The U.S. Senate Foreign Relations Committee approved a measure Wednesday that would impose sanctions on Turkey following its military offensive in northern Syria and plans to buy a Russian missile system.
The bill, designed to pressure Republican President Donald Trump to adopt a more hardline stance against Turkey, now goes to the full Senate for a vote.
The committee passed the legislation as Turkish Foreign Minister Mevlut Cavusoglu warned that Turkey may impose restrictions on the U.S. military's use of Incirlik Air Base in southern Turkey near Syria.
The base has been a longstanding symbol of U.S.-Turkish cooperation since the height of the Cold War.
Senator Jim Risch, the committee's Republican chairman, said, "Now's the time for the Senate to come together and take this opportunity to change Turkey's behavior."
Risch told VOA after the vote that the Turks must do "what they believe should be done" with respect to the base.
"We are certainly not trying to interfere with the sovereign decisions that Turkey wants to make, Risch said. "They just need to understand that every single decision has consequences."
Risch also said the bill received "strong support" from the committee, but he declined to speculate as to when it will come before the full Senate for a vote.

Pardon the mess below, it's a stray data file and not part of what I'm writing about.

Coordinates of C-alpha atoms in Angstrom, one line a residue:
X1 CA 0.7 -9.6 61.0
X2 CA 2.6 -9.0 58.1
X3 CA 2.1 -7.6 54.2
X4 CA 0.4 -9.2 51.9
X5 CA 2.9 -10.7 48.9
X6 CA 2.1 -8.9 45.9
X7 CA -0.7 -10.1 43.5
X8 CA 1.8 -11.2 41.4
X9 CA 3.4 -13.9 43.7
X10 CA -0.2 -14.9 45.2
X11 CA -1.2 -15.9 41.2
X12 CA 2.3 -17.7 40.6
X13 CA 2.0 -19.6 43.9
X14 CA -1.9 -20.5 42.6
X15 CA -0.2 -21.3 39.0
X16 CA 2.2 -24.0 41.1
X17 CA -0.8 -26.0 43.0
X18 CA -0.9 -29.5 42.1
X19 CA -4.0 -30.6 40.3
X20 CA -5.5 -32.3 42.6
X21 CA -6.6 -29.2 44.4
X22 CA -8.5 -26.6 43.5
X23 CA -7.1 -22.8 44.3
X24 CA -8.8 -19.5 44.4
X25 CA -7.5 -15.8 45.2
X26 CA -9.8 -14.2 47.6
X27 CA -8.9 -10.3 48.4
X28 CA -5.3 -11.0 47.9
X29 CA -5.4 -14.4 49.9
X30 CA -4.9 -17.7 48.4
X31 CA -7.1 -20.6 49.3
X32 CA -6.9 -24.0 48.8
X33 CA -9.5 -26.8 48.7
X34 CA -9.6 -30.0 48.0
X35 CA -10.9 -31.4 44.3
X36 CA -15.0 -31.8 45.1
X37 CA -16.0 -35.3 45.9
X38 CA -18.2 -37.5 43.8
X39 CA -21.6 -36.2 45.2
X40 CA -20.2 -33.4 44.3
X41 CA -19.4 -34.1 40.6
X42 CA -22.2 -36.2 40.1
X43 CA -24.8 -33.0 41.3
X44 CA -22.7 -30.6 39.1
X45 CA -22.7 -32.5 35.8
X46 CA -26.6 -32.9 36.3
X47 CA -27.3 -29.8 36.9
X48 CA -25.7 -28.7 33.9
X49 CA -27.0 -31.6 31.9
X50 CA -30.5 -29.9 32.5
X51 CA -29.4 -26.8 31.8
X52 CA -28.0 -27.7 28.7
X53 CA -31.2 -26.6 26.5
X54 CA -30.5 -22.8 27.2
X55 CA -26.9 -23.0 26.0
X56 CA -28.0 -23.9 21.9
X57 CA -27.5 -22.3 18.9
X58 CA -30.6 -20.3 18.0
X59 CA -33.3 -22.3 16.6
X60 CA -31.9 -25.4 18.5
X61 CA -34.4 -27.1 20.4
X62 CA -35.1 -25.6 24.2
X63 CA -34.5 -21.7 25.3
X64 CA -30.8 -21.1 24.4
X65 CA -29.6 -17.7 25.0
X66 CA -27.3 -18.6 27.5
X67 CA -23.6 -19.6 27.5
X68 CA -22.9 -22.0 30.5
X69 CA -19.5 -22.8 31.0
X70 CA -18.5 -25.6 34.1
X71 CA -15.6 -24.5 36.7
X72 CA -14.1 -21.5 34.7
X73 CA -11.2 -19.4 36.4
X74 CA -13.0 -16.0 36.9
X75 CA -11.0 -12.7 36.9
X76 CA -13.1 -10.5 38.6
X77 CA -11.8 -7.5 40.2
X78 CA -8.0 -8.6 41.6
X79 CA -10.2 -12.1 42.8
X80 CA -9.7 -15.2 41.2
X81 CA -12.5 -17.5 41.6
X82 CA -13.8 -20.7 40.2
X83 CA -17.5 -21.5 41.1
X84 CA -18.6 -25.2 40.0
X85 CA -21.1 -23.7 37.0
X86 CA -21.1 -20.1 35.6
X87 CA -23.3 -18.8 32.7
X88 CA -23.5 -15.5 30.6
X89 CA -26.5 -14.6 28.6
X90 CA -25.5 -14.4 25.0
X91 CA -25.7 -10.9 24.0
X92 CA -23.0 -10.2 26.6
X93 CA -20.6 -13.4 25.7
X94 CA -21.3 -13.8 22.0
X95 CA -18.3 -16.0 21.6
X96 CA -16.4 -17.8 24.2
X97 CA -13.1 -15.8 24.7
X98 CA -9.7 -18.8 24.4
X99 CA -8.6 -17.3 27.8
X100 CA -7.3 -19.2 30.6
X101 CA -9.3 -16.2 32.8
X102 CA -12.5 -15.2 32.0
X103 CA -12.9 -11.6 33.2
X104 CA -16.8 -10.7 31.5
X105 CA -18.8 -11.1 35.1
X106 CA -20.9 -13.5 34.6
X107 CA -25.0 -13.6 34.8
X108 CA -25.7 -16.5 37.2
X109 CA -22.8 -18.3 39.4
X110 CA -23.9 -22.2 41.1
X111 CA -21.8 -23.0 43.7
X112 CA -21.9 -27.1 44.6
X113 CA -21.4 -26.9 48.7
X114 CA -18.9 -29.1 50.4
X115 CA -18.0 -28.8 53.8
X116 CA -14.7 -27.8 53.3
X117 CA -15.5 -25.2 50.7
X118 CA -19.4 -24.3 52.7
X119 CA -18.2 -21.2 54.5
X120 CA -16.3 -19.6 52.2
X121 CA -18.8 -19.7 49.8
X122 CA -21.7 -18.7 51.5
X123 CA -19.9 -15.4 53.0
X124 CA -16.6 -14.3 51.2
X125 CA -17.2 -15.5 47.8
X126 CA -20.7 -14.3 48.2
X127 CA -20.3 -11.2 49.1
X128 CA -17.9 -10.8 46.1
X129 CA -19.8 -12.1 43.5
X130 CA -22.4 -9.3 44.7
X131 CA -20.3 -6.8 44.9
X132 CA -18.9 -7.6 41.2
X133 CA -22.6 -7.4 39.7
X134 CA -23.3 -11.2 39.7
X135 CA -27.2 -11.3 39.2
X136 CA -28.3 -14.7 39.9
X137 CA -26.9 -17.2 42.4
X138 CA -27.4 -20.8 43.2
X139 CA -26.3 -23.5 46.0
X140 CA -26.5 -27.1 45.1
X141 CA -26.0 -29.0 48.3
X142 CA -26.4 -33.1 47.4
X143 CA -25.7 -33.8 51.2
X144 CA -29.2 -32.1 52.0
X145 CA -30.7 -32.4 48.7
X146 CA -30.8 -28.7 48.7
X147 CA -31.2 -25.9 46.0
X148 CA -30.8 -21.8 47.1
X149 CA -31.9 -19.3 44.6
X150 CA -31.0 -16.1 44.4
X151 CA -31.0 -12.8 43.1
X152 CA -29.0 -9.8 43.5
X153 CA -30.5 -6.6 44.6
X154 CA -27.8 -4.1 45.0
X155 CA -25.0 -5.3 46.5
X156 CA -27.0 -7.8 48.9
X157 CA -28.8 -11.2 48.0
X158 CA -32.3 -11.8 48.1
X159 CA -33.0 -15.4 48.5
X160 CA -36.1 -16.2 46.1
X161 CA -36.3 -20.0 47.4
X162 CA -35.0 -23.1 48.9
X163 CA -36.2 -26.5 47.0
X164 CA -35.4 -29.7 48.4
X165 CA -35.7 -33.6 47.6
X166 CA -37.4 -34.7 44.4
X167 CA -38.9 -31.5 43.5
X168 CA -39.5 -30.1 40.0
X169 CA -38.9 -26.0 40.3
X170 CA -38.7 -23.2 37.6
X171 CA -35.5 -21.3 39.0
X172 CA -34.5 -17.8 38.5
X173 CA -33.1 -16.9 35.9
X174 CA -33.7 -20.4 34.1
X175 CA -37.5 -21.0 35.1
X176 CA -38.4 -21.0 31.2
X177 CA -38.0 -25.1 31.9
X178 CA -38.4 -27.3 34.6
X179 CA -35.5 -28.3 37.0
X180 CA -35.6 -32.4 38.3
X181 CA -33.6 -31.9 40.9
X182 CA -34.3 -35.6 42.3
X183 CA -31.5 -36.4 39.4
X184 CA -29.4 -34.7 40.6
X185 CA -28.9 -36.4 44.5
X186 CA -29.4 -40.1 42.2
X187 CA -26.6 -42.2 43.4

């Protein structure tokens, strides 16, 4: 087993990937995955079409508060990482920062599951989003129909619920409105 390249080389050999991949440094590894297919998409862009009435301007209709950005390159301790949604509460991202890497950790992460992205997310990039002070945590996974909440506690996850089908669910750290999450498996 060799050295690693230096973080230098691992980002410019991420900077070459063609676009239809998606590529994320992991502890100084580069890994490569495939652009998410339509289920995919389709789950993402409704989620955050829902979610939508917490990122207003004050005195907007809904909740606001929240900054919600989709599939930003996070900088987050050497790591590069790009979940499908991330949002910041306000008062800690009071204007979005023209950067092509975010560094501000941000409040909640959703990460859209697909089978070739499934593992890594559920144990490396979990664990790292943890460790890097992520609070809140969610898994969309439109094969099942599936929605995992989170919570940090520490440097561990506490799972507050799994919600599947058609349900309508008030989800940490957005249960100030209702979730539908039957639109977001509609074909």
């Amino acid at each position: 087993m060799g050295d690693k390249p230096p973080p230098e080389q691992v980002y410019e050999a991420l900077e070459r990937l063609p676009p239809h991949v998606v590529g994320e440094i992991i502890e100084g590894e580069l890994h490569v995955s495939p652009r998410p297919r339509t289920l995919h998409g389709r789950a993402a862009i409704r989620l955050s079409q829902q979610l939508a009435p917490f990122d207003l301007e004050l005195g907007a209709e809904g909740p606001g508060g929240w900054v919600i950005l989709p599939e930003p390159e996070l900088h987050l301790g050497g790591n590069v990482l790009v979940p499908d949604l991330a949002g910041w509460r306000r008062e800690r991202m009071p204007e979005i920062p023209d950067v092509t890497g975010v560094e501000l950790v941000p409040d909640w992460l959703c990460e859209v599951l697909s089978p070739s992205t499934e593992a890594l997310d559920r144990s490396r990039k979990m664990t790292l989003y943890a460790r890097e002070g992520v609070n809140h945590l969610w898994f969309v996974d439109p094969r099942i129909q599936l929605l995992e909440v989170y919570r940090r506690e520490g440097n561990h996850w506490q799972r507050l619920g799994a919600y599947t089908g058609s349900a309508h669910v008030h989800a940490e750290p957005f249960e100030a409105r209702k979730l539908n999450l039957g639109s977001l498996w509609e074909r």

Republican Senator Rand Paul criticized the bill. He said the Trump administration is opposed to it because it would weaken Trump's authority and could complicate negotiations with Turkish President Recep Tayyip Erdogan on matters such as the NATO ally's purchase of the missile system and fighting in Syria.
While some senators strongly disagreed, other lawmakers from both major parties are angry about Turkey's purchase of Russia's S-400 missile system, which they see as a threat to NATO systems.
They also are furious about Turkey's offensive against Kurdish fighters in Syria, who until recently were fighting alongside American forces against Islamic State militants.
VOA's Turkish Service contributed to this report.